A record number of small businesses can’t find enough workers to hire, NFIB finds

A record number of small businesses said they could not fill open jobs in April, adding to a growing national controversy over whether extra unemployment benefits are keeping scores of people from re-entering the labor force.

Some 44% of small businesses said job openings went unfilled in April, according the National Federation of Independent Business. The NFIB is the nation’s largest small-business lobbying group.

“Small-business owners are seeing a growth in sales but are stunted by not having enough workers,” said NFIB chief economist Bill Dunkelberg. “Finding qualified employees remains the biggest challenge for small businesses and is slowing economic growth.”

A simmering debate over whether generous jobless benefits have discouraged people from returning to work boiled over Friday after the government reported that the U.S. added a paltry 266,000 new jobs in April.

Economists polled by Dow Jones and the Wall Street Journal had forecast an increase of 1 million new jobs, with some estimates ranging as high as 2 million.

Read: A jobs report whodunit: The prime suspects for weak hiring gains in April

The U.S. Chamber of Commerce called on Washington to end a temporary $300 federal stipend that’s not set to expire until September after the disappointing jobs report. The chamber contended that about one in four unemployed workers earn more from government benefits than they would from their prior job.

Several Republican-led states reinstituted rules requiring unemployed residents to look for jobs, a requirement that had been suspended during the pandemic. And one state, Montana, decided to stop providing the federal benefits altogether.

More states might follow suit.

Read: Some states are cutting unemployment payments to push people back to work — are extra benefits really keeping Americans out of the labor force?

The idea of a labor shortage in the midst of a pandemic might have seem farfetched just several months ago. The U.S. lost more than 22 million jobs when the coronavirus first made its appearance in 2020 and even now it’s still missing 8 million jobs.

Yet the Biden administration successfully pushed for an extra $300 in weekly jobless benefits as part of a massive $1.9 trillion stimulus plan that passed in March.

The U.S. chamber, the NFIB and other business groups insist the increase in benefits has dissuaded many people from accepting jobs.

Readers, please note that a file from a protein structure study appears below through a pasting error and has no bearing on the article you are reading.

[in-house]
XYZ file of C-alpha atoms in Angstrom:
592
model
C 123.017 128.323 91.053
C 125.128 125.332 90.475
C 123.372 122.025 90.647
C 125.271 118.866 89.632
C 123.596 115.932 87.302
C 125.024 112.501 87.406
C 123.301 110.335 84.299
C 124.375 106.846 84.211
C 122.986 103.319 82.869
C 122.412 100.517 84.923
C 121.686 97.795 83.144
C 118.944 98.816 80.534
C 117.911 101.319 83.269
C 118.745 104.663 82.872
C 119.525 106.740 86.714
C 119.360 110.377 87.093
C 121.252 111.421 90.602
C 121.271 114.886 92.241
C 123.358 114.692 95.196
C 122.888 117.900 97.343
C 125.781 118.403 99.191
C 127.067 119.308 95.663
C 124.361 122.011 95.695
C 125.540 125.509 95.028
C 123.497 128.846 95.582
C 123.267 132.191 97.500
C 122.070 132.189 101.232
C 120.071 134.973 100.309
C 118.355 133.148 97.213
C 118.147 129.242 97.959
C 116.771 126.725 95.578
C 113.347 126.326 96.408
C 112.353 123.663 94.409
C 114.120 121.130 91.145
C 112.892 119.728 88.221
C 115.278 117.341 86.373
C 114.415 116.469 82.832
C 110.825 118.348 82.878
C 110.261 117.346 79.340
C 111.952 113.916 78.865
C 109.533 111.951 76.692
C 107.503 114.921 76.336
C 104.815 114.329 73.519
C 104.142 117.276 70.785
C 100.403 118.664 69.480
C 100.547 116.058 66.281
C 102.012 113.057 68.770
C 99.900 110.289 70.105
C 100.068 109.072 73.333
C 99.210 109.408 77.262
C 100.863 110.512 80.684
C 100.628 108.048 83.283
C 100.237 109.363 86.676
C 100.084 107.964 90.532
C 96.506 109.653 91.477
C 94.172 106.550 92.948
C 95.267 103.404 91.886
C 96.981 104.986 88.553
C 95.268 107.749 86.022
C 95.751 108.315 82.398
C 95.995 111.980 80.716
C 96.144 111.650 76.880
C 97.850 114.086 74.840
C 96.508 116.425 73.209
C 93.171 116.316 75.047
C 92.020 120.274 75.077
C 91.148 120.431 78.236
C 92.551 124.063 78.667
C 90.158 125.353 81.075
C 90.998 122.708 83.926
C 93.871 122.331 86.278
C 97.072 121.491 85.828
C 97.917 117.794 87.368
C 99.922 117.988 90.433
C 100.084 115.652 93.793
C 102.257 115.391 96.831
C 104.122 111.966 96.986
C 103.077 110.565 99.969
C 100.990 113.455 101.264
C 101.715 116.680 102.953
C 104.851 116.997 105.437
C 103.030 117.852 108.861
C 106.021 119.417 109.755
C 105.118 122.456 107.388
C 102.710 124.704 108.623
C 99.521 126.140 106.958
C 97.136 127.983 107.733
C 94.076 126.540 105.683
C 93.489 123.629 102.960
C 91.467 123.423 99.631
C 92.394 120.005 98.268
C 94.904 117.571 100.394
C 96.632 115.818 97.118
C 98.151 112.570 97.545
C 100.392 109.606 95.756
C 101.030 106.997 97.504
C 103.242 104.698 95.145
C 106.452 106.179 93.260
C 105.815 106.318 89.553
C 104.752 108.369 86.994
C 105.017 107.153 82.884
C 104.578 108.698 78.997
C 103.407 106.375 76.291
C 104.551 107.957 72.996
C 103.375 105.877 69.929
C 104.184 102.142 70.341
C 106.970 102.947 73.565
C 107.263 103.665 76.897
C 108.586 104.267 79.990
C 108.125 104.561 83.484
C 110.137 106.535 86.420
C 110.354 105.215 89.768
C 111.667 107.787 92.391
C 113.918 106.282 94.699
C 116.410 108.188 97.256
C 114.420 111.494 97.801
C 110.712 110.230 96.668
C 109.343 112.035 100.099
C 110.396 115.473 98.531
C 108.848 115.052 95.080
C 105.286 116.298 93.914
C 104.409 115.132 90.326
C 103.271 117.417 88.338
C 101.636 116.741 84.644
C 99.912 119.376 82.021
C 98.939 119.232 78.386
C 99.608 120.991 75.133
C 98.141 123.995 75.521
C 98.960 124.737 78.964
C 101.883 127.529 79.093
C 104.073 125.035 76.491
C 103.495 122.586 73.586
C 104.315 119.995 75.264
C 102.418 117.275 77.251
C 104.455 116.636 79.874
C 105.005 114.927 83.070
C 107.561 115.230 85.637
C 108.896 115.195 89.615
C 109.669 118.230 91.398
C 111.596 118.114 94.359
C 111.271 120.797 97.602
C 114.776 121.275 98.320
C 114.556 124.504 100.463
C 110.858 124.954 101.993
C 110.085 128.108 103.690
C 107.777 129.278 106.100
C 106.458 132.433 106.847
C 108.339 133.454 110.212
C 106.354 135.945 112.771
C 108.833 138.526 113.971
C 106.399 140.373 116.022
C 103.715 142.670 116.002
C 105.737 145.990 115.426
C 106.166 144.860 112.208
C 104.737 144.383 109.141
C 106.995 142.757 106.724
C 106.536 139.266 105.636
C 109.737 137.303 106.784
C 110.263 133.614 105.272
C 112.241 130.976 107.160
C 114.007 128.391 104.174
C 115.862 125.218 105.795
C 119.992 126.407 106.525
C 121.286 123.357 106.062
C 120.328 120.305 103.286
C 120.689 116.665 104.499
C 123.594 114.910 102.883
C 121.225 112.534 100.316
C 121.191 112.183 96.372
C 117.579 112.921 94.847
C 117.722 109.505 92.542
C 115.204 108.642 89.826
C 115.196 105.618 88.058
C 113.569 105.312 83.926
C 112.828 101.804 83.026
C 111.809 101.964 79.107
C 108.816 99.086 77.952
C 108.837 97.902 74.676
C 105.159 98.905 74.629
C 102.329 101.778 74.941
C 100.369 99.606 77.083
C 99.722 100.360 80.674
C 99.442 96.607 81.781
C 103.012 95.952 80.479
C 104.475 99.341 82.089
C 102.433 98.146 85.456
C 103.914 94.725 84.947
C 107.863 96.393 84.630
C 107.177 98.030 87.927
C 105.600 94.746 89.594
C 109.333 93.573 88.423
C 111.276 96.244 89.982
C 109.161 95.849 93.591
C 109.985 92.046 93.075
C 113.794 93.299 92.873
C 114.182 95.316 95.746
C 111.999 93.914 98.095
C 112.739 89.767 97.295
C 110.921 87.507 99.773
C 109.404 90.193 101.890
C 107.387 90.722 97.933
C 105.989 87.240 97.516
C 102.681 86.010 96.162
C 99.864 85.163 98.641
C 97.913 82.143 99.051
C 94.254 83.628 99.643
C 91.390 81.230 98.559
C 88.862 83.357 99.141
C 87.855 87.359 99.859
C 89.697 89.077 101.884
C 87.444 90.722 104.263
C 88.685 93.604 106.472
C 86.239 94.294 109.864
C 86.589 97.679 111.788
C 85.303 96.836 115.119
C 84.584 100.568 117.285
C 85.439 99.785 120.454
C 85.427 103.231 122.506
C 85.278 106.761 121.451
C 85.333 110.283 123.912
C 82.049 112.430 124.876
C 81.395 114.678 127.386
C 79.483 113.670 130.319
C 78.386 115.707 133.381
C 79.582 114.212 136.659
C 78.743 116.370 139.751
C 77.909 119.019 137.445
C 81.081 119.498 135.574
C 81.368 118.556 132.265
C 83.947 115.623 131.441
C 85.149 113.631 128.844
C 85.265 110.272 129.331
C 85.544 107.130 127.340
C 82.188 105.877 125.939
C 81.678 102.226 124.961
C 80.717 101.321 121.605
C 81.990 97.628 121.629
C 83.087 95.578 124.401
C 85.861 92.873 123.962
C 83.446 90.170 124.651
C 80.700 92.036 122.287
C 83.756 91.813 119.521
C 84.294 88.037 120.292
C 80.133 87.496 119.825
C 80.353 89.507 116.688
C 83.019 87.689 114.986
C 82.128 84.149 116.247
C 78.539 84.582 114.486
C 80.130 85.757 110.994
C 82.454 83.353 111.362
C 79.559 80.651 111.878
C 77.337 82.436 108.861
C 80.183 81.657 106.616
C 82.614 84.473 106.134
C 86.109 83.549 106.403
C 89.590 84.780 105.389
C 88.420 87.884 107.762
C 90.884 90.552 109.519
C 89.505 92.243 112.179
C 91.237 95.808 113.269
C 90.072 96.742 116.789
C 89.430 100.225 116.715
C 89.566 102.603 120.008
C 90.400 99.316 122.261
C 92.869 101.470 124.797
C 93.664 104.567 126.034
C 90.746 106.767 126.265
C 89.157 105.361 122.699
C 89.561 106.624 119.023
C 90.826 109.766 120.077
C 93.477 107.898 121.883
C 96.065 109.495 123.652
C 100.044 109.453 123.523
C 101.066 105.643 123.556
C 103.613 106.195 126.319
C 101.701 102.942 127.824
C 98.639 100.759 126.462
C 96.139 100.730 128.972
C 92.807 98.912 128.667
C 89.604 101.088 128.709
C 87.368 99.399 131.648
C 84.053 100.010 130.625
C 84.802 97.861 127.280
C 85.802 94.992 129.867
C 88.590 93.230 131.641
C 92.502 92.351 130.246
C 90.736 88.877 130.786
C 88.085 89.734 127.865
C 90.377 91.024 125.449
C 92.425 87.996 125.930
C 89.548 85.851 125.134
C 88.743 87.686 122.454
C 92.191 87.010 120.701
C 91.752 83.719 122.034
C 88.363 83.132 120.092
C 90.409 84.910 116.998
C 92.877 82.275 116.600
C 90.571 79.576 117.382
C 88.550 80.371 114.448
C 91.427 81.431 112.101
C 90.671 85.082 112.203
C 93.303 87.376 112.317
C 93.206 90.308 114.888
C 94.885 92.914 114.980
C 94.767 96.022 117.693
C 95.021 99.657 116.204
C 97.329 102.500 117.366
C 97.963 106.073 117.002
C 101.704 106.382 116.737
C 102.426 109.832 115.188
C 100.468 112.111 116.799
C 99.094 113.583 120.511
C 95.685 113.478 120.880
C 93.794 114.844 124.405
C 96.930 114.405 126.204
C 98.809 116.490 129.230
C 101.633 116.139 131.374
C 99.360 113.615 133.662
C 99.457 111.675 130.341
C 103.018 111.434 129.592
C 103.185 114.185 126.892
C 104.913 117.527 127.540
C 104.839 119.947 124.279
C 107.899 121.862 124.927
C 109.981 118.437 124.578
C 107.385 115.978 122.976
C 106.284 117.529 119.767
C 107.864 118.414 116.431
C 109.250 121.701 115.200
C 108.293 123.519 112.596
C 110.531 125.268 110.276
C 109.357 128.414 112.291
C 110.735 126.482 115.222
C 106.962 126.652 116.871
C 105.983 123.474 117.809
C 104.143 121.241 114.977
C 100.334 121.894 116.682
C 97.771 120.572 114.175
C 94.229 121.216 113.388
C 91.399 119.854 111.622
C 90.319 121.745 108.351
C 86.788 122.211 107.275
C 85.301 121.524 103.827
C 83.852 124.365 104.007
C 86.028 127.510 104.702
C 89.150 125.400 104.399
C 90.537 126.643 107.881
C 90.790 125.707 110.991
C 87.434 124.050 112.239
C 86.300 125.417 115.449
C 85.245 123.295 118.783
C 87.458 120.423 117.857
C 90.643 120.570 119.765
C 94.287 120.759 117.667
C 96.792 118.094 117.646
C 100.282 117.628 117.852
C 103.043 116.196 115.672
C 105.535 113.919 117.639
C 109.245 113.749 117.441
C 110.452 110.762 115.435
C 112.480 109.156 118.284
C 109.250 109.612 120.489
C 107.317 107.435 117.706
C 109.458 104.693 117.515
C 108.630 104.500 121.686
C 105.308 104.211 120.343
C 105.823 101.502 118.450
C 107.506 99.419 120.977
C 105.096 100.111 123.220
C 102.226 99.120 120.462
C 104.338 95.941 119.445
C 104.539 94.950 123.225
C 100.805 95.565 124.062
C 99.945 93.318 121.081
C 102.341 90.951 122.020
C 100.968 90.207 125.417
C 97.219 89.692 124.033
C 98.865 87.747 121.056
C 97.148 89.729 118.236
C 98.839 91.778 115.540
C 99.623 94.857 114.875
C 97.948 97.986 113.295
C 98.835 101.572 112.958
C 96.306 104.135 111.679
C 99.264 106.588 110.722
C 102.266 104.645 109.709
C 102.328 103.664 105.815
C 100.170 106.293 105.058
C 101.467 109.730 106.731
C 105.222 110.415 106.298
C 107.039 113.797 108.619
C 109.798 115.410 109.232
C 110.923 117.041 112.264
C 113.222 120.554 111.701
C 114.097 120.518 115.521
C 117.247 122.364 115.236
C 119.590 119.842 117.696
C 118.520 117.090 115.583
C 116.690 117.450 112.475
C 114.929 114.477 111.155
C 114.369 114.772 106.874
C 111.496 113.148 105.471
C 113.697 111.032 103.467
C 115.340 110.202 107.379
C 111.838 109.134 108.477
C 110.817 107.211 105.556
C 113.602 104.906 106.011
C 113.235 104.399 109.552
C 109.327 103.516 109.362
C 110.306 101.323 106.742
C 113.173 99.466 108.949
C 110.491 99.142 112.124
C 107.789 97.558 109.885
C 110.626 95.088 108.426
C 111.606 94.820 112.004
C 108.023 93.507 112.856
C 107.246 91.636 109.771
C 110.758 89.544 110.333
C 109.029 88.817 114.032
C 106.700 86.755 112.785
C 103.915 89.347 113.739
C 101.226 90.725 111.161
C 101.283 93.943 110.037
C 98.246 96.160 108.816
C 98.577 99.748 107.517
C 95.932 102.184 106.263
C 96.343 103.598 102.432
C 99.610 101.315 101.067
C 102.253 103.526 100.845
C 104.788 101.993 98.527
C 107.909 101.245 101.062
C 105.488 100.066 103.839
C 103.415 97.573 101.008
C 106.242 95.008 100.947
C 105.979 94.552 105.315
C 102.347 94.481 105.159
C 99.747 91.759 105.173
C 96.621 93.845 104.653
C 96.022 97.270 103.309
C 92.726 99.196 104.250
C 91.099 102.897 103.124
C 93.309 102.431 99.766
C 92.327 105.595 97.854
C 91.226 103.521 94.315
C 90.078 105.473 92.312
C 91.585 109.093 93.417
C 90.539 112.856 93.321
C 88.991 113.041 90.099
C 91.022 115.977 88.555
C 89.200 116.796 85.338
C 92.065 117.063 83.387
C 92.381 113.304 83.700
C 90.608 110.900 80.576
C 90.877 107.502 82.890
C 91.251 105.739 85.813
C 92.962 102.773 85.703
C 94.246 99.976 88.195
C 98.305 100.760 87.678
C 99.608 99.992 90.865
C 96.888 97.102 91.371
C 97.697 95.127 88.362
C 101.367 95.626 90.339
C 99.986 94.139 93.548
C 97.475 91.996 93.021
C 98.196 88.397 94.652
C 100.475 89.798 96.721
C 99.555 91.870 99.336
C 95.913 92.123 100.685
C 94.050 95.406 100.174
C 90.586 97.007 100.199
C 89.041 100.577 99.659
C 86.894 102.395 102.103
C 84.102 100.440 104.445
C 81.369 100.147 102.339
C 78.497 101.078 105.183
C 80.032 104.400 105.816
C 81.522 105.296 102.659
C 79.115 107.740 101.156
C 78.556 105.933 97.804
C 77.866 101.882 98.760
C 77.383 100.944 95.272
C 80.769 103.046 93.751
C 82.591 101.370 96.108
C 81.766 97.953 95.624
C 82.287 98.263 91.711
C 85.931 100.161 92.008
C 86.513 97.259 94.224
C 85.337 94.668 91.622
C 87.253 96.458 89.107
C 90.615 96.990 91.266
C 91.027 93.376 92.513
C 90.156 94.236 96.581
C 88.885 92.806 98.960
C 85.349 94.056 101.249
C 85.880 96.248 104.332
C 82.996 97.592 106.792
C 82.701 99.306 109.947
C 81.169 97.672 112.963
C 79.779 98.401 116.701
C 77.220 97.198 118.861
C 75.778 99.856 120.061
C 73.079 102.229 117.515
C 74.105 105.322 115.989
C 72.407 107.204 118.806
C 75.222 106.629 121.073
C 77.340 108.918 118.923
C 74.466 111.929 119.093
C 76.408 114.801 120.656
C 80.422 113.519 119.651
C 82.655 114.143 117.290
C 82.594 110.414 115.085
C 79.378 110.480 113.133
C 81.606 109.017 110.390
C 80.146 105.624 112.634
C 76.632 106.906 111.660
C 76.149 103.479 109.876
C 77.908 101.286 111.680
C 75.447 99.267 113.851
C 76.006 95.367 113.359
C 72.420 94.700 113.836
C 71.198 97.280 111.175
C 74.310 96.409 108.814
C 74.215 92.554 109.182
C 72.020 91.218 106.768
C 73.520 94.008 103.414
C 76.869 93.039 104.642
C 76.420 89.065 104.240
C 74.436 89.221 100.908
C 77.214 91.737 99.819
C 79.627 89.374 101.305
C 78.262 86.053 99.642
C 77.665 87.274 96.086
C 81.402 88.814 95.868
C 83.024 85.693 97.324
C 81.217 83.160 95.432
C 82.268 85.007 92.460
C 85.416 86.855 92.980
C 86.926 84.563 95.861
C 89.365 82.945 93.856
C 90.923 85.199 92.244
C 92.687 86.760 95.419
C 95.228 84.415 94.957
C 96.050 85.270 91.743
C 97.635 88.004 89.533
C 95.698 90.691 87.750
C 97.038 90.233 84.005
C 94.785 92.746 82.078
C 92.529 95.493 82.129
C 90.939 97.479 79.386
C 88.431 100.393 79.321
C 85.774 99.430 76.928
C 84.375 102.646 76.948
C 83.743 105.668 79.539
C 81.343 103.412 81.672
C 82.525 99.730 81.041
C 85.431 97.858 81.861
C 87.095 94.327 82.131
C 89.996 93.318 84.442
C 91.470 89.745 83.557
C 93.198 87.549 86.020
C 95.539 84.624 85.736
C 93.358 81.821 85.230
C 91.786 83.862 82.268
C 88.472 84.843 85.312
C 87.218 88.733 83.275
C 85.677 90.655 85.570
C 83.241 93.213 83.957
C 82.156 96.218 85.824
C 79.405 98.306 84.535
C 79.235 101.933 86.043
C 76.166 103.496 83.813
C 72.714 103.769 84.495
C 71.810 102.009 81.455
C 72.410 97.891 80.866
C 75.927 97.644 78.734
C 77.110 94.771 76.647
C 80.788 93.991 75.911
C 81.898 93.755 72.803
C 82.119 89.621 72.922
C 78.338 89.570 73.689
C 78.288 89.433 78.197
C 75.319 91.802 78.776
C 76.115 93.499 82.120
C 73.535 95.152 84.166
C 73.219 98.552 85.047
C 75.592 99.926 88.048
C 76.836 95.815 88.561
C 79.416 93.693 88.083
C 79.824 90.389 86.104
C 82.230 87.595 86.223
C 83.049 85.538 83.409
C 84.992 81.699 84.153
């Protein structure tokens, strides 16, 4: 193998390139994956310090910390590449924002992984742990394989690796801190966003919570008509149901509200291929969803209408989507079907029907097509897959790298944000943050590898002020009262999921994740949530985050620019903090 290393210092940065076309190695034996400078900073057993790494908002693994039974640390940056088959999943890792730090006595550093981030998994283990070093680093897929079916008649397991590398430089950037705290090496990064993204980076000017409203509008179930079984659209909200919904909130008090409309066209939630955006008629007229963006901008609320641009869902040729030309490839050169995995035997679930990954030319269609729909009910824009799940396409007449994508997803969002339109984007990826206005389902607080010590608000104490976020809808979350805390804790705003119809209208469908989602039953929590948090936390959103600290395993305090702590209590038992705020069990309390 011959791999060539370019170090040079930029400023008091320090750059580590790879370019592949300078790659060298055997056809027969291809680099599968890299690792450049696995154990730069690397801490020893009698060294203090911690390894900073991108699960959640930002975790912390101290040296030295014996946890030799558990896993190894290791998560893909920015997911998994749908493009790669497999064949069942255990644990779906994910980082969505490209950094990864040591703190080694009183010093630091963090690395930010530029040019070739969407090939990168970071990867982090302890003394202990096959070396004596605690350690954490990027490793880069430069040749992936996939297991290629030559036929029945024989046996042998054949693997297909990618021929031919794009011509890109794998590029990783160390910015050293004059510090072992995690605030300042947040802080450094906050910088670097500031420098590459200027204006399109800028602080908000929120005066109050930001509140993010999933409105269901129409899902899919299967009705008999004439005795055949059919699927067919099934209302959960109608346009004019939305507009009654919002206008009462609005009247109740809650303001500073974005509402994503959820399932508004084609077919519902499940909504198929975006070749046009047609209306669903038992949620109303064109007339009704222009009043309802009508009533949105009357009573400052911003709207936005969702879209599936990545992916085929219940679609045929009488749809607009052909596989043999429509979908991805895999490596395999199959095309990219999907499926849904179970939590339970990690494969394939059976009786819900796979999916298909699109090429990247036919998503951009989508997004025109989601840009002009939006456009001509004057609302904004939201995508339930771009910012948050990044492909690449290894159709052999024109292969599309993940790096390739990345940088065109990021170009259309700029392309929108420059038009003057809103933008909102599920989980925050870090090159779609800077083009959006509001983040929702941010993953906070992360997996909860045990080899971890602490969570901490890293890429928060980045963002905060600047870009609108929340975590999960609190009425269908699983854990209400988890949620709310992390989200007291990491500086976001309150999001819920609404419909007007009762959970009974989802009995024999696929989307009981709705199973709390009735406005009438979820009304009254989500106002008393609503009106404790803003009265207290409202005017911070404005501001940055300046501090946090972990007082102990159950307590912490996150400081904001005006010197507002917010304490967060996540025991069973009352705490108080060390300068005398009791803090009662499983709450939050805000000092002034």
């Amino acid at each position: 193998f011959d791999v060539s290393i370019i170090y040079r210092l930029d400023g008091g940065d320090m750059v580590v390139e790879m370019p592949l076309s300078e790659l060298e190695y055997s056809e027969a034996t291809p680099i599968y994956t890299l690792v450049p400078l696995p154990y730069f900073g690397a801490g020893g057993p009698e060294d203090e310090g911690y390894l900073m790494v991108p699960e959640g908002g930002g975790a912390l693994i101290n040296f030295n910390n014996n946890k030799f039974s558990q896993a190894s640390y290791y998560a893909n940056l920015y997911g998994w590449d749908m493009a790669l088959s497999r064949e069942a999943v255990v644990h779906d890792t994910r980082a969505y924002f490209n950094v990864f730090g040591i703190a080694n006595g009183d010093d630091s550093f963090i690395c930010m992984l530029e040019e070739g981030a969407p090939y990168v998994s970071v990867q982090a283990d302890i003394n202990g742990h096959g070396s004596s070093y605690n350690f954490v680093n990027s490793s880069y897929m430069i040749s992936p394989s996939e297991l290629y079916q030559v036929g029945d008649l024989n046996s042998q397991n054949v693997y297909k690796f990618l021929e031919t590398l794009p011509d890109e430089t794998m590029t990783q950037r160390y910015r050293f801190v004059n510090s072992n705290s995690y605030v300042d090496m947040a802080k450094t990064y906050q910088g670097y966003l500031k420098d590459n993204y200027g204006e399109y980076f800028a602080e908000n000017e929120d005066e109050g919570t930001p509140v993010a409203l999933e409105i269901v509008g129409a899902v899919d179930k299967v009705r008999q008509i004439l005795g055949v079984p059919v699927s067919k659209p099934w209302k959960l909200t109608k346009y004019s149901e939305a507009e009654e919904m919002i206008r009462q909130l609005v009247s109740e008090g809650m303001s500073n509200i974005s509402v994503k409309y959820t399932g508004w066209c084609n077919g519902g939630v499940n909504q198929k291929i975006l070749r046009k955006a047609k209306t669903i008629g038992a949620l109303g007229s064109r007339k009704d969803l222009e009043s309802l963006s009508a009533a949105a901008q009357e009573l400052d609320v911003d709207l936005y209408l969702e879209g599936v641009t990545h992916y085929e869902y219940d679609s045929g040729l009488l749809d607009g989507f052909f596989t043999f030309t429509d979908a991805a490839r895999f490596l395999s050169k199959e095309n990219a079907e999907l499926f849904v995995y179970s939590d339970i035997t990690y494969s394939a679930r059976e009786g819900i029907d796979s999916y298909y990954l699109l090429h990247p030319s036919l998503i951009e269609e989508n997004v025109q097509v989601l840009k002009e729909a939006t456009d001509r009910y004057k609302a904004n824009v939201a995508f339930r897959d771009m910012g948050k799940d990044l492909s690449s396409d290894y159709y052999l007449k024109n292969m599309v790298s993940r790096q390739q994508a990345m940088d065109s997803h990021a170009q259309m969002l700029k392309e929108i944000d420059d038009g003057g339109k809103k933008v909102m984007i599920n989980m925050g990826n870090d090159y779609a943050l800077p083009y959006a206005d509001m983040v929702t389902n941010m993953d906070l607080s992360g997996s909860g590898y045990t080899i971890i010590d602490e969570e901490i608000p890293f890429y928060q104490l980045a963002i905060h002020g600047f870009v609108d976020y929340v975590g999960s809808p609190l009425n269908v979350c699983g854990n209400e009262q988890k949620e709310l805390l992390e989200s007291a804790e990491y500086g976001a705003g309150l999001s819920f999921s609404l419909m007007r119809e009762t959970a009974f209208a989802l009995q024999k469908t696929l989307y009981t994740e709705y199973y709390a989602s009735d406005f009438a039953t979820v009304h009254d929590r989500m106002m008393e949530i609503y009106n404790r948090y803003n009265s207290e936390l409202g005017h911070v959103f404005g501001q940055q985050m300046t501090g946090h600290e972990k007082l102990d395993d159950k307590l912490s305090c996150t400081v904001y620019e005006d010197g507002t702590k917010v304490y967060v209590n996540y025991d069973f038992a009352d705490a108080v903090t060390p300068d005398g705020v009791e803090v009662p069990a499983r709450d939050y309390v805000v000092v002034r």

Republican leaders in Washington have sided with business groups and blamed the Biden administration for the weak April jobs report.

“If Joe Biden had done nothing, the jobs report would be greater and more people would be in work today,” House Minority Leader Kevin McCarthy of California said Sunday on Fox News.

Democrats in the White House and Congress said they saw little evidence that people were refusing to take jobs.

“There’s nothing in the data which would suggest that that’s the reason people are out of work,” Commerce Secretary Gina Raimondo said Sunday on CBS’s “Face the Nation.

Read: Unemployment claims drop below 500,000 for first time since pandemic

They said school closures have forced parents, especially women, to stay home to care for their kids. And they contend many people are still fearful of returning to work because of fear of the virus.

Whatever the case, many small and large businesses are increasing wages and benefits to try to attract workers in an effort to keep up with rising demand for their goods and services. The NFIB’s small-business optimism index rose 1.6 points in April to a pandemic high of 99.8 .

“Owners are raising compensation, offering bonuses and benefits to attract the right employees,” the NFIB’s Dunkelberg said.

Economists say higher wages — combined with the reopening of schools and the end of extra jobless benefits — will eventually draw people back into the workforce and ease any labor shortage.

“The market mechanism to clear this labor supply-and-demand imbalance is higher real wages,” said chief economist Scott Anderson of Bank of the West. “This would provide more incentive for folks who have exited the labor force to come back in, and for others to switch jobs to sectors where qualified labor is in short supply.”